Written By Michael Gerber, MD, HMD |
Adrenal support dosing has a very long therapeutic curve. It is nice to start with sleeping eight to nine hours per night, and to enjoy occasional vacations when the stress is off. Reducing stress at the work place, at home and with the kids is important, but how to resolve the stress of estranged spouses bent on revenge, sick relatives, crazy siblings battling over the inheritance, financial collapse and loss of drive to do anything is much more difficult. These people need adrenal help.
I always begin adrenal support with good nutrients important for the adrenal gland, especially good sea salt such as Cheltic salt, or Real Salt. When the adrenals are weak, you leak salt and minerals. Some low adrenal patients take ½ tsp of sea salt in water in the morning and after lunch to improve their energy. Vitamin C, B vitamins (pantothenic acid, B5), vitamin A, chromium, EFA’s (essential fatty acids such as fish oil and primrose oil) and good sources of cholesterol, such as egg yolks, butter and animal protein if possible, are all important. Vegans need to lead a less stressful life and supplement if they are stressed (B12 at least). Of course the liver makes cholesterol, but many livers are very toxic and all the adrenal hormones are made from cholesterol, which can only be consumed from animal sources. Acupuncture, psychological counseling, chiropractic, musculoskeletal therapies, energetic support, color puncture and every body balancing, stress reducing therapeutic modality can help the adrenals to rebuild.
My very favorite adrenal support over the last 36 years is an adrenal complex shot with B12 (hydroxycobalamin) and folic acid. I have it compounded with hydrocortisone 2 mg per cc, DHEA .2mg per cc, pregnenelone .2 mg per cc in a sesame or cotton seed oil base for its time-release properties, with one mg of B12 and 10 mg of folic acid. An average sized woman usually responds well to 1 ½ cc of adrenal complex, smaller women 1 cc, and larger women and men 2 cc plus 1 cc of B12 and 1 cc of folic acid.
This is an old feel-good shot that has been around since the 1950’s from Hollywood, (thank you Alan Nittler, MD and Gary Gordon, MD.) I learned this therapy from Dr. Nittler in 1975 in Santa Cruz, California, and from his book A New Breed of Doctor. He used adrenal cortex extract in those days, but it is no longer available, and this adrenal complex bears a rough equivalency to that product. This shot gives a week of blood sugar stability for most patients and can be done weekly, two or three times per week or daily, depending on the needs of the patient and reducing the frequency of dosing as the patient gets better. Remember that the normal adrenal cortex makes 30 mg to 200 mgs of hydrocortisone per day.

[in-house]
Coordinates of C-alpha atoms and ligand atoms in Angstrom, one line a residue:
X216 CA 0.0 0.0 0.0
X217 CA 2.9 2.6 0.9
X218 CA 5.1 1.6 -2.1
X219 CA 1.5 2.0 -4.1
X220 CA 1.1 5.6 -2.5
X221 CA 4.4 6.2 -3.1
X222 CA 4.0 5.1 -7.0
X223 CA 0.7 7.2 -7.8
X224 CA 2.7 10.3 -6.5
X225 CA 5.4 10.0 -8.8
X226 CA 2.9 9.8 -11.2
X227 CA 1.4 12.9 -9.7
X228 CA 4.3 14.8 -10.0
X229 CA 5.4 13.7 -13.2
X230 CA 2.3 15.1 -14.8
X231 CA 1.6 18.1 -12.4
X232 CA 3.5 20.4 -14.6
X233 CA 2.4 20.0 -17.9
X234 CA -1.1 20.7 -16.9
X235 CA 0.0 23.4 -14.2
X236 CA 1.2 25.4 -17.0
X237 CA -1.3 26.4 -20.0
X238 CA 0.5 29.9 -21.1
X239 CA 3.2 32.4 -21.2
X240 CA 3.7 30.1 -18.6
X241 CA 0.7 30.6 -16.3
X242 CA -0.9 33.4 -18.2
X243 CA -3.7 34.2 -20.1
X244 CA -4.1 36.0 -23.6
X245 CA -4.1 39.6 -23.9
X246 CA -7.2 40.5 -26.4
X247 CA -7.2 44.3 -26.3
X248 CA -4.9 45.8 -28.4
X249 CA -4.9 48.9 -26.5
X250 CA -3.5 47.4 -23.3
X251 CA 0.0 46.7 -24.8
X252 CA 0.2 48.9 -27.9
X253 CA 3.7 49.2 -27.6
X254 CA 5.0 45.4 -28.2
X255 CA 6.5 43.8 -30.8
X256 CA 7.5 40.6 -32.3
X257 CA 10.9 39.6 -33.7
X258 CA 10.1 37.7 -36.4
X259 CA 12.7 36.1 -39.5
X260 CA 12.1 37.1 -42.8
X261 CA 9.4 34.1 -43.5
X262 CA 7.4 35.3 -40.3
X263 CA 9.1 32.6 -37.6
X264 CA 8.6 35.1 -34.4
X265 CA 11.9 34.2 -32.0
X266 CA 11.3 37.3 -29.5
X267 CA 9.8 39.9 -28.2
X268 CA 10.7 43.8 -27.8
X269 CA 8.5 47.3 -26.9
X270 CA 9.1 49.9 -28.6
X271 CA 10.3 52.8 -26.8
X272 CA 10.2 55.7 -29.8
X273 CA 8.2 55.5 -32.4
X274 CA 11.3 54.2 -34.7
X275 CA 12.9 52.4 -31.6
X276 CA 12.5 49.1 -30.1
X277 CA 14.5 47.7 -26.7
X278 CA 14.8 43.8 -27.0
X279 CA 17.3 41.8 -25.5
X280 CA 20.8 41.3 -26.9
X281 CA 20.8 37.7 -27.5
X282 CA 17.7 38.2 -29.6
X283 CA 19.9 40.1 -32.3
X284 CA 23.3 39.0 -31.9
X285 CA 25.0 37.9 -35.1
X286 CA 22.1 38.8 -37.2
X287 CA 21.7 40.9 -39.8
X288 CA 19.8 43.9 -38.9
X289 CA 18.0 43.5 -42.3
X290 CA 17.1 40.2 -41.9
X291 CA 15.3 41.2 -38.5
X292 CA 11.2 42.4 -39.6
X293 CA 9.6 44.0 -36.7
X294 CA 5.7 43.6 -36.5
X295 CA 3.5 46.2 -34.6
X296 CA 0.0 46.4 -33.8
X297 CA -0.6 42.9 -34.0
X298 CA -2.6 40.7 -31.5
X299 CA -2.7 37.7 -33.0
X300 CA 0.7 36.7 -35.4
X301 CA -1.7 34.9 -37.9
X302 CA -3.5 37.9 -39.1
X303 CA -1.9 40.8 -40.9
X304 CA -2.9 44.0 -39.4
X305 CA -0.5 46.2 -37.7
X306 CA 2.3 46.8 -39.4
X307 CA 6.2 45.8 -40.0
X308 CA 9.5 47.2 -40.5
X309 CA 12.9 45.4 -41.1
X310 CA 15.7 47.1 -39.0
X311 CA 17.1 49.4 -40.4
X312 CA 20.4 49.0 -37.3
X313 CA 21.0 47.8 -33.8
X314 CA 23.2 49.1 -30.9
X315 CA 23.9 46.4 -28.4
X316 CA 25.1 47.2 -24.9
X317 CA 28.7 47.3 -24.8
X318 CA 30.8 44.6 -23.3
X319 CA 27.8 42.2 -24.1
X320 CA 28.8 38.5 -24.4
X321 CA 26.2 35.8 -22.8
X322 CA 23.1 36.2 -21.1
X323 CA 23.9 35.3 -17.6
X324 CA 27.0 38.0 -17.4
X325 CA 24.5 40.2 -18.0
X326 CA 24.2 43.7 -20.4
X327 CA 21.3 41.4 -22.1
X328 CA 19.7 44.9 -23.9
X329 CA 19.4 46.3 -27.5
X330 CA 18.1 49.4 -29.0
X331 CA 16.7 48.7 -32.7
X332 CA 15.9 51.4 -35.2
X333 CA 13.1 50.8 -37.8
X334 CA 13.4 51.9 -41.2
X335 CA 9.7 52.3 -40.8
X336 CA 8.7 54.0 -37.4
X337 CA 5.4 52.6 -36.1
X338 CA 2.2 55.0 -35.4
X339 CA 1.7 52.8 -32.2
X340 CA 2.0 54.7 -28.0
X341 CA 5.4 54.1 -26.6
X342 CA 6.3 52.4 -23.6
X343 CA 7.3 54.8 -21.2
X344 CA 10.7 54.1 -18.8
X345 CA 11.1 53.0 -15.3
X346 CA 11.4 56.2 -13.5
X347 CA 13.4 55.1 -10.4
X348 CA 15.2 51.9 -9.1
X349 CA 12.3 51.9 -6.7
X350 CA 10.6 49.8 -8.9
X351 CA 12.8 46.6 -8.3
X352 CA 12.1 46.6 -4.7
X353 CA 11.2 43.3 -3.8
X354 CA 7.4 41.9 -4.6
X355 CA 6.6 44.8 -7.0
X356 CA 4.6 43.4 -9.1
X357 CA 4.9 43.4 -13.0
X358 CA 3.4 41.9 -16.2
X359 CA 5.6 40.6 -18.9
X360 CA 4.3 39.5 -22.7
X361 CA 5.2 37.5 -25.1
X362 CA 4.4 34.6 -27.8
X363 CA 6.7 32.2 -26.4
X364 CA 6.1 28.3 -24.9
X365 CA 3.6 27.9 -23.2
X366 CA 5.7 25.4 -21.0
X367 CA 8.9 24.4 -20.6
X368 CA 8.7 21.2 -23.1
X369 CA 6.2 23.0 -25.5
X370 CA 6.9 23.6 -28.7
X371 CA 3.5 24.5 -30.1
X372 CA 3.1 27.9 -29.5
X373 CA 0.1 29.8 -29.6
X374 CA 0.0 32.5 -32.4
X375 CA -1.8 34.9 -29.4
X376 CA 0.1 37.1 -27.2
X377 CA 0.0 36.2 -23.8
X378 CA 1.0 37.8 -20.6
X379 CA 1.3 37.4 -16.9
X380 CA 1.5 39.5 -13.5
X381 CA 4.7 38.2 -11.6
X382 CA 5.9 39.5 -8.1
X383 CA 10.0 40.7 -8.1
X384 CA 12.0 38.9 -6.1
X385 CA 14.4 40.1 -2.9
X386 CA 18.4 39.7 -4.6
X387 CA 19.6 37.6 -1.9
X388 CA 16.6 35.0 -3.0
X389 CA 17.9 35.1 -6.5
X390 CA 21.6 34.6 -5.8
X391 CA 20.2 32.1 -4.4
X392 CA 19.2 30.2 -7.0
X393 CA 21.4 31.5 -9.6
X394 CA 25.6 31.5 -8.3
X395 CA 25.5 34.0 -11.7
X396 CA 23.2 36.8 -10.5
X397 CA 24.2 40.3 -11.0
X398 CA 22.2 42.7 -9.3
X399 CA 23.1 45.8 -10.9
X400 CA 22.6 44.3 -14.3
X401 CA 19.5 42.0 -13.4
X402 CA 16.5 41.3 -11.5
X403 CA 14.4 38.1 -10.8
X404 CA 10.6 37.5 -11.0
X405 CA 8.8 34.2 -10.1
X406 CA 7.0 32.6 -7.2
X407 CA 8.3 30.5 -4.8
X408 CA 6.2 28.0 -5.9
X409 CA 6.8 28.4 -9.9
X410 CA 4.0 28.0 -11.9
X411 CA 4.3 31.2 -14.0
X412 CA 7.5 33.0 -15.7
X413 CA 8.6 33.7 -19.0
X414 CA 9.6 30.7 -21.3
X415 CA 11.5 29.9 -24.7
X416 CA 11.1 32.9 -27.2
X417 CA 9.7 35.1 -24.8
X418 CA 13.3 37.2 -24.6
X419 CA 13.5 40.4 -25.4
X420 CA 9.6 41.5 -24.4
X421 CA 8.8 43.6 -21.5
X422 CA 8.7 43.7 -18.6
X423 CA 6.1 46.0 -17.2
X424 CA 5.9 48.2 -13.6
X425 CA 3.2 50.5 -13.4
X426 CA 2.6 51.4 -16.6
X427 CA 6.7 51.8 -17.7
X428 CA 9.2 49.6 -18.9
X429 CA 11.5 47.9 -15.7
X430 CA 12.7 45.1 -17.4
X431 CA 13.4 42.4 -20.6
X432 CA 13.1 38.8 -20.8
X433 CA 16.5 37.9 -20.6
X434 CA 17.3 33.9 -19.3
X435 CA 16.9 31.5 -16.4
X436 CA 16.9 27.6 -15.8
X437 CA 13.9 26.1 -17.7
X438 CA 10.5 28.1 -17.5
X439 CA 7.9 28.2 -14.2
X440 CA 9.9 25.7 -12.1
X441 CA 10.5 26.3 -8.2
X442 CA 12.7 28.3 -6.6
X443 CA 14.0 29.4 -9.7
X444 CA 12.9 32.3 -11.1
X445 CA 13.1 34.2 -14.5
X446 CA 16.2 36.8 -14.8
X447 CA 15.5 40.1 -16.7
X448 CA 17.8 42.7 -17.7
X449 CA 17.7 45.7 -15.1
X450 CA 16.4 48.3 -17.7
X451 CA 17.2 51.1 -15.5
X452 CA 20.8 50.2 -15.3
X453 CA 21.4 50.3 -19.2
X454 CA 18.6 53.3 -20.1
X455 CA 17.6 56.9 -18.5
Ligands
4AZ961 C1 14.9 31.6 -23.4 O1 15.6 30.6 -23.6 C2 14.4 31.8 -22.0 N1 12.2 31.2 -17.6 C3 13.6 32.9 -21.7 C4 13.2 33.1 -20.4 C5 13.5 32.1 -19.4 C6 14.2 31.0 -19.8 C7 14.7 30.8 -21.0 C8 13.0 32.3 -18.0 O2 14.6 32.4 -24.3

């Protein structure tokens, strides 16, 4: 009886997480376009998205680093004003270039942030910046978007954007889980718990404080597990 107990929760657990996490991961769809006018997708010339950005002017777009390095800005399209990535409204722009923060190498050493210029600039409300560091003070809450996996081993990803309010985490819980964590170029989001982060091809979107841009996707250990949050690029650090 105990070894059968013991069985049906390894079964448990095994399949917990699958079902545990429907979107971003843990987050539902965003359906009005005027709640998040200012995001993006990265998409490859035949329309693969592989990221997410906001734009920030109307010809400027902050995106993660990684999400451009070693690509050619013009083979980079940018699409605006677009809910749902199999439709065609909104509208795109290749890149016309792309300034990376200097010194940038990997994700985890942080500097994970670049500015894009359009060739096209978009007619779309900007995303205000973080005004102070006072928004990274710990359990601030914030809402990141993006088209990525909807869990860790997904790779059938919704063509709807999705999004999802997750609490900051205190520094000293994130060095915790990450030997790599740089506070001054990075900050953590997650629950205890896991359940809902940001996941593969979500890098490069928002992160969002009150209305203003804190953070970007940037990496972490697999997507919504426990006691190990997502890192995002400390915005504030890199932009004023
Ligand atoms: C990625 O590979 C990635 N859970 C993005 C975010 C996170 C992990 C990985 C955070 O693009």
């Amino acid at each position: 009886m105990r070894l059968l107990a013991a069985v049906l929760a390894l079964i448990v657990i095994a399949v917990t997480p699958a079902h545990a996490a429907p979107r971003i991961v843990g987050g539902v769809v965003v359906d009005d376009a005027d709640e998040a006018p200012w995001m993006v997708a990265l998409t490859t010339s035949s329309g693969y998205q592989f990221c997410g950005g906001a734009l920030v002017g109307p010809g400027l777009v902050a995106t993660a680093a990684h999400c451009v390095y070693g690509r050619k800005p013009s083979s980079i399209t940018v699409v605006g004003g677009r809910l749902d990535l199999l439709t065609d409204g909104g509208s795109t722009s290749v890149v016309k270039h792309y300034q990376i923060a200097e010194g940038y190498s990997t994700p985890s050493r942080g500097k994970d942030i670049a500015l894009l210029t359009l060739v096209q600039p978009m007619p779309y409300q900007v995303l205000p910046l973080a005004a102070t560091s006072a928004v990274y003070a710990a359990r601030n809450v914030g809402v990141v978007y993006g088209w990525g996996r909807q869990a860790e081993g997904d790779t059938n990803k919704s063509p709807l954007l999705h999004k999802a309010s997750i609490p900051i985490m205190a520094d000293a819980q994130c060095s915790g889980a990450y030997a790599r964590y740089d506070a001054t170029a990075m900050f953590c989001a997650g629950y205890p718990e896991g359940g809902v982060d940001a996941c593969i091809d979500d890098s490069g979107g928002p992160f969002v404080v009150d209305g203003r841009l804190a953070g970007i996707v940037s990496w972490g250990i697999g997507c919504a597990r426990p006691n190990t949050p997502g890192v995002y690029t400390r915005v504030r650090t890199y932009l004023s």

Low dose adrenal support is frequently very helpful for energy, sleep, headaches, gastritis (heart burn) and anti-anxiety qualities, and does not suppress the hypothalamic, pituitary adrenal axis. This intramuscular, time-release shot is given in the upper-outer quadrant of the hip. Isocorts or other oral adrenal tissue support are always great; be careful of whole adrenal extracts as they may contain some adrenalin, which may be too stimulating for some sensitive people.
Adrenal rebuilding, adaptogenic herbs are great, such as Cordyceps, Rodiola rosea, Ashwaganda, Maca, Eluthrococcus senticosis (Siberian Ginseng) and many more. Importantly, some patients are so adrenal-depleted that they really need hydrocortisone tablets a’ la William McK. Jeffries, MD a co-discoverer of hydrocortisone in 1949.
In his book The Safe Uses of Cortisone he presents many cases of successful treatment of adrenal deficient patients with 5 mg of cortisol (hydrocortisone/Cortef), four times per day, or 10 mg four times per day when ill. Some patients prefer 10 mg AM and noon, or some variation of this dosage regimen. Cortisol can also be compounded in a time-release preparation, which needs to be dosed less frequently and is more convenient for patients. It is interesting that even when adrenal-fatigue patients need larger doses of Cortef to maintain normal energy levels they don’t appear Cushingoid (puffy, moon faced), and they feel great.
Solutions Specialty, Henderson, NV, 702-792-3777.
Nittler, Alan H., M.D. A New Breed of Doctor. Pyramid House Publisher. New York, NY, 1972.
Jefferies, William Mck., M.D., F.A.C.P. Safe Uses of Cortisone. Charles Thomas Publisher. Springfield, Illinois. 1981.